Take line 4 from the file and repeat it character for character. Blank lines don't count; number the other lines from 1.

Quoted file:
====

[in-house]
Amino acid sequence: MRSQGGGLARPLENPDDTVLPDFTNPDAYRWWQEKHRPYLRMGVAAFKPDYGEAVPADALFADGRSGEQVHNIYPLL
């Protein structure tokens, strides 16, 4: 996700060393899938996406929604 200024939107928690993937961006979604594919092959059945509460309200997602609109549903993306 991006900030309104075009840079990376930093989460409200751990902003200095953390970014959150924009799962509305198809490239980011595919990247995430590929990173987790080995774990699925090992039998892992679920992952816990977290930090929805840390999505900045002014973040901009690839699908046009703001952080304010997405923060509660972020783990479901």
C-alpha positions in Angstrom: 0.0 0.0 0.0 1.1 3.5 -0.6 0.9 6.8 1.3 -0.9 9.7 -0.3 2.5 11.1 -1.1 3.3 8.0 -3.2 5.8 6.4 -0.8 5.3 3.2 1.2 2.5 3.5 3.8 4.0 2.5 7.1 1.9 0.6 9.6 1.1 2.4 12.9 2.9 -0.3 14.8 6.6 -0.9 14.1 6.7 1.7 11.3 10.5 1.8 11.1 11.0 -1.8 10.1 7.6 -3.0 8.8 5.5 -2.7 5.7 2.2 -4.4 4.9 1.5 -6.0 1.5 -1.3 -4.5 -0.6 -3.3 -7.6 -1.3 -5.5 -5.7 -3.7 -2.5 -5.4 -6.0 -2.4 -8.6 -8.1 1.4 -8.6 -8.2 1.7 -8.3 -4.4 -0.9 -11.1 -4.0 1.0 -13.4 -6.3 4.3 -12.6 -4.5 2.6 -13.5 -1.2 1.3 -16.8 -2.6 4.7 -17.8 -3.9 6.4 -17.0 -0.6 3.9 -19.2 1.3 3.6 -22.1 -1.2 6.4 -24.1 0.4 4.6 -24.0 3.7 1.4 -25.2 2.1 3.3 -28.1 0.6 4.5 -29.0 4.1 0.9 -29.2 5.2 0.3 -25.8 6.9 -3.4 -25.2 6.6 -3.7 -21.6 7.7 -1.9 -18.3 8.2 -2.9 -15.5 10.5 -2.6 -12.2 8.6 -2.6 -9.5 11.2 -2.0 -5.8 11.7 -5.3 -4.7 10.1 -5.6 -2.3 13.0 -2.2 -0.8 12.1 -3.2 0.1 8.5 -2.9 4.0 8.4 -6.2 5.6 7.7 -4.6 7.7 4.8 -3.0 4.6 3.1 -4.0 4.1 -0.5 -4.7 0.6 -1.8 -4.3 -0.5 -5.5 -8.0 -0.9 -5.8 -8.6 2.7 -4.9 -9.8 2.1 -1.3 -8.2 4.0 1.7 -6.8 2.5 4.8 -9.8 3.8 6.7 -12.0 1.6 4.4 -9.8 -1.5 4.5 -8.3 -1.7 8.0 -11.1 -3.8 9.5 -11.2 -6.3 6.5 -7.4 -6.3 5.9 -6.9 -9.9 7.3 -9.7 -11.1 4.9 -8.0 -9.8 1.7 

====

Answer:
C-alpha positions in Angstrom: 0.0 0.0 0.0 1.1 3.5 -0.6 0.9 6.8 1.3 -0.9 9.7 -0.3 2.5 11.1 -1.1 3.3 8.0 -3.2 5.8 6.4 -0.8 5.3 3.2 1.2 2.5 3.5 3.8 4.0 2.5 7.1 1.9 0.6 9.6 1.1 2.4 12.9 2.9 -0.3 14.8 6.6 -0.9 14.1 6.7 1.7 11.3 10.5 1.8 11.1 11.0 -1.8 10.1 7.6 -3.0 8.8 5.5 -2.7 5.7 2.2 -4.4 4.9 1.5 -6.0 1.5 -1.3 -4.5 -0.6 -3.3 -7.6 -1.3 -5.5 -5.7 -3.7 -2.5 -5.4 -6.0 -2.4 -8.6 -8.1 1.4 -8.6 -8.2 1.7 -8.3 -4.4 -0.9 -11.1 -4.0 1.0 -13.4 -6.3 4.3 -12.6 -4.5 2.6 -13.5 -1.2 1.3 -16.8 -2.6 4.7 -17.8 -3.9 6.4 -17.0 -0.6 3.9 -19.2 1.3 3.6 -22.1 -1.2 6.4 -24.1 0.4 4.6 -24.0 3.7 1.4 -25.2 2.1 3.3 -28.1 0.6 4.5 -29.0 4.1 0.9 -29.2 5.2 0.3 -25.8 6.9 -3.4 -25.2 6.6 -3.7 -21.6 7.7 -1.9 -18.3 8.2 -2.9 -15.5 10.5 -2.6 -12.2 8.6 -2.6 -9.5 11.2 -2.0 -5.8 11.7 -5.3 -4.7 10.1 -5.6 -2.3 13.0 -2.2 -0.8 12.1 -3.2 0.1 8.5 -2.9 4.0 8.4 -6.2 5.6 7.7 -4.6 7.7 4.8 -3.0 4.6 3.1 -4.0 4.1 -0.5 -4.7 0.6 -1.8 -4.3 -0.5 -5.5 -8.0 -0.9 -5.8 -8.6 2.7 -4.9 -9.8 2.1 -1.3 -8.2 4.0 1.7 -6.8 2.5 4.8 -9.8 3.8 6.7 -12.0 1.6 4.4 -9.8 -1.5 4.5 -8.3 -1.7 8.0 -11.1 -3.8 9.5 -11.2 -6.3 6.5 -7.4 -6.3 5.9 -6.9 -9.9 7.3 -9.7 -11.1 4.9 -8.0 -9.8 1.7 